Rollerball had the daunting task of overcoming extremely negative advance publicity, sometimes which can turn into a self-fulfilling prophecy. One potential benefit is that the movie, a remake of the cult classic from 1975, will have nowhere to go but up, since expectations are considerably lower. Well, amazingly, this film meets all of its expectations. Rollerball is nearly a complete disaster. Neither the plot nor the game makes much sense, and the whole thing is more an unintentional comedy than an action movie. The game itself consists of two teams on inline skates on a figure eight course. The goal is to gain possession of the ball and make two laps, before skating up a ramp and throwing the ball at a target to score. The movie even proclaims that the other rules don't matter, so the people on motorcycles and other people with assorted weapons and masks never makes any sense. What also doesn't make sense is team owner Alexi Petrovich's (Jean Reno, Just Visiting, The Crimson Rivers) desire to obtain a cable deal in North America. Rollerball takes place somewhere in an ex-Soviet republic, and is supposedly internationally famous. It's obvious to tell because of the dearth of international announcers (including one in English) and an instantaneous global ratings system. So theoretically, a cable deal shouldn't be hard, since there are already fans in the United States, but who knows, maybe this is like soccer or cricket.

Jonathan Cross (Chris Klein, American Pie 2, Say It Isn't So) finds himself pulled into this glamorous, dangerous world by his friend Marcus Ridley (LL Cool J, Kingdom Come, Charlie's Angels). Cross joins for the money, but the fame eventually draws him in further, propelling him and Ridley to the top in terms of popularity. It also helps that Cross looks really cute and can play with ample dexterity. He also attracts the notice of Aurora (Rebecca Romijn-Stamos, X-Men, Austin Powers 2). Everything is peachy-keen for them until one of their teammates dies. A little investigation points toward sabotage, and Cross immediately tells Petrovich. Since this film is amazingly transparent, and since Reno overacts in every scene and has a nasty Eastern European accent, all signs point towards him as the bad guy. If it were anybody else, then this story would have something original in it. Larry Ferguson (Maximum Risk, Gunfighter's Moon) and John Pogue's (The Skulls, U.S. Marshals) of William Harrison's original screenplay is not adroit in any fashion. It moves events from the future to the present. The problem with this is that instead of making things look potentially futuristic, the game itself looks remarkably lame, like a combination of roller derby and professional wrestling.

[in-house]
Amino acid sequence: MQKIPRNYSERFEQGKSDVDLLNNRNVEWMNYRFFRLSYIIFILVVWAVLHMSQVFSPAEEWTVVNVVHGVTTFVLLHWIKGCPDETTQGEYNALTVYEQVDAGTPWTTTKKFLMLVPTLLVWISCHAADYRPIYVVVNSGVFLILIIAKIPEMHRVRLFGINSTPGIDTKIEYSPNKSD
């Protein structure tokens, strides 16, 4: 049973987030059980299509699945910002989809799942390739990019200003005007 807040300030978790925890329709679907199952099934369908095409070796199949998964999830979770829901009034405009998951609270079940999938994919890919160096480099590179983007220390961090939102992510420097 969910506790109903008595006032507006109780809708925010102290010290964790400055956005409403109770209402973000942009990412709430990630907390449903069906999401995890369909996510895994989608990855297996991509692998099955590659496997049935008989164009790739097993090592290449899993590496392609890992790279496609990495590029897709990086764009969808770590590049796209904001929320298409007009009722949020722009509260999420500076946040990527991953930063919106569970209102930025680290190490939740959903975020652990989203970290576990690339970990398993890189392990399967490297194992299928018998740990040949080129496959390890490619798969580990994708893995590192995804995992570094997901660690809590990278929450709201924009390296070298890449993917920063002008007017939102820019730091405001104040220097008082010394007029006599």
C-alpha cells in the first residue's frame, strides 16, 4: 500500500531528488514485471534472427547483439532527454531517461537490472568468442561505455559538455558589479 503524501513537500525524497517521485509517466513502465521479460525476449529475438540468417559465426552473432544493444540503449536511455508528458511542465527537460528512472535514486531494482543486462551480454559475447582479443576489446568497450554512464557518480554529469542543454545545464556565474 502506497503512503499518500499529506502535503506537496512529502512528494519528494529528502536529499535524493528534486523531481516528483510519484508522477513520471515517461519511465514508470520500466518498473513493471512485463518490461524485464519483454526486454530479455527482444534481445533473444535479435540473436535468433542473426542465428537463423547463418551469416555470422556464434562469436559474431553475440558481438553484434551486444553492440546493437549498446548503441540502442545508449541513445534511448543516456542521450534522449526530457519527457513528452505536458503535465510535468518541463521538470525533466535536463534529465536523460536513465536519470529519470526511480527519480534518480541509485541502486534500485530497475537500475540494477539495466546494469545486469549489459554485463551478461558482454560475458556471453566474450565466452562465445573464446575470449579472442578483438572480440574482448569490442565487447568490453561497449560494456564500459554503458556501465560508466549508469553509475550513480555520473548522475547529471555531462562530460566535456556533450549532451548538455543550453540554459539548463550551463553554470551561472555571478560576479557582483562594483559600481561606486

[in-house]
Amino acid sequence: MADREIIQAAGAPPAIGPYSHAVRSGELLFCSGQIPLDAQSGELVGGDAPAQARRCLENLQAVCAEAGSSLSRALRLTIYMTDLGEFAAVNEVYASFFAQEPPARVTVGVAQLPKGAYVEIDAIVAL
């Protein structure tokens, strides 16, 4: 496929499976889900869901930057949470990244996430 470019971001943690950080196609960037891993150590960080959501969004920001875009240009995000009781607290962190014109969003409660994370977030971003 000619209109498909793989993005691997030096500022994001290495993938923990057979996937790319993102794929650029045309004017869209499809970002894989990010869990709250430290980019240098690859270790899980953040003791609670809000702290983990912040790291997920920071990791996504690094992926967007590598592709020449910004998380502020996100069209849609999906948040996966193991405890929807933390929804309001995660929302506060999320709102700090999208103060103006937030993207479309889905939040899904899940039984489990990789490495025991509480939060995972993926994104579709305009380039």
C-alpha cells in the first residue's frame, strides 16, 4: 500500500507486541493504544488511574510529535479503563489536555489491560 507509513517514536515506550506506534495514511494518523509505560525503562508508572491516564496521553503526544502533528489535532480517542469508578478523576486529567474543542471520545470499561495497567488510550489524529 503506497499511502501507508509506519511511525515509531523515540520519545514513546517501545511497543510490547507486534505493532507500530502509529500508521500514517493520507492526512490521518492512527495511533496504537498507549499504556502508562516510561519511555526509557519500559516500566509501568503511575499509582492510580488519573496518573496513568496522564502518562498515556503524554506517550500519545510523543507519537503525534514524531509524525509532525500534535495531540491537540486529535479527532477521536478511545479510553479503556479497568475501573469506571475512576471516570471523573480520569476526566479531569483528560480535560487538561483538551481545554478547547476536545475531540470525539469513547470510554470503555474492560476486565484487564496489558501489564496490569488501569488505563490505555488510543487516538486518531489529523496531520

As Cross, Ridley, and Aurora become more wary, more accidents occur, which eventually prompts Cross to try to leave the league. Of course, Petrovich will not let this happen. But before it might, the script throws in some random thoughts on the plight of the working class in Eastern Europe and their oppression by greedy capitalists. Just as soon as Petrovich mentions it, the story forgets about it. It's possible that the main point that director John McTiernan (The Thomas Crown Affair, The 13th Warrior) is trying to make is that ratings are slaves to greed. Miraculously, Petrovich can obtain instant ratings. He notices that when there is more violence, the ratings immediately go up. How are more people suddenly watching? Nobody knows. But this begins a vicious cycle for Petrovich, who ups the blood and gore whenever things look like they might turn dull. McTiernan, who is extremely capable of filming intense action sequences, drops the ball here. He frequently favors the use of choppy editing which is more frustrating than anything else. Rollerball turns away from the sport and into a chase movie, with one extended sequence filmed in green night vision. Why? Nobody is wearing night vision goggles, so it is just another mystery. The rollerball games are exciting, but the fact that they are incomprehensible hinders their effectiveness.

Wooden acting by all three leads also helps to sink the film. As an action star, LL Cool J does have charisma, and he's terribly funny in some roles. He really has nothing to do here except make a couple comments here and there. Romijn-Stamos walks around half naked (but always in shadows!) with a bad fake accent. Klein carries the movie, and he is much too passive to be of any use. It's an interesting contrast to his character, who is aggressive while on court. Off court, he seems lost and confused. Cross is also remarkably naive and trusting, and this begins to become intensely annoying. Some movies are bad enough that it is fun to make fun of it, but Rollerball sinks even lower than that.

Haro Rates It: Really Bad.
1 hour, 39 minutes, Rated PG-13 for violence, extreme sports action, sensuality, language, and some drug references.

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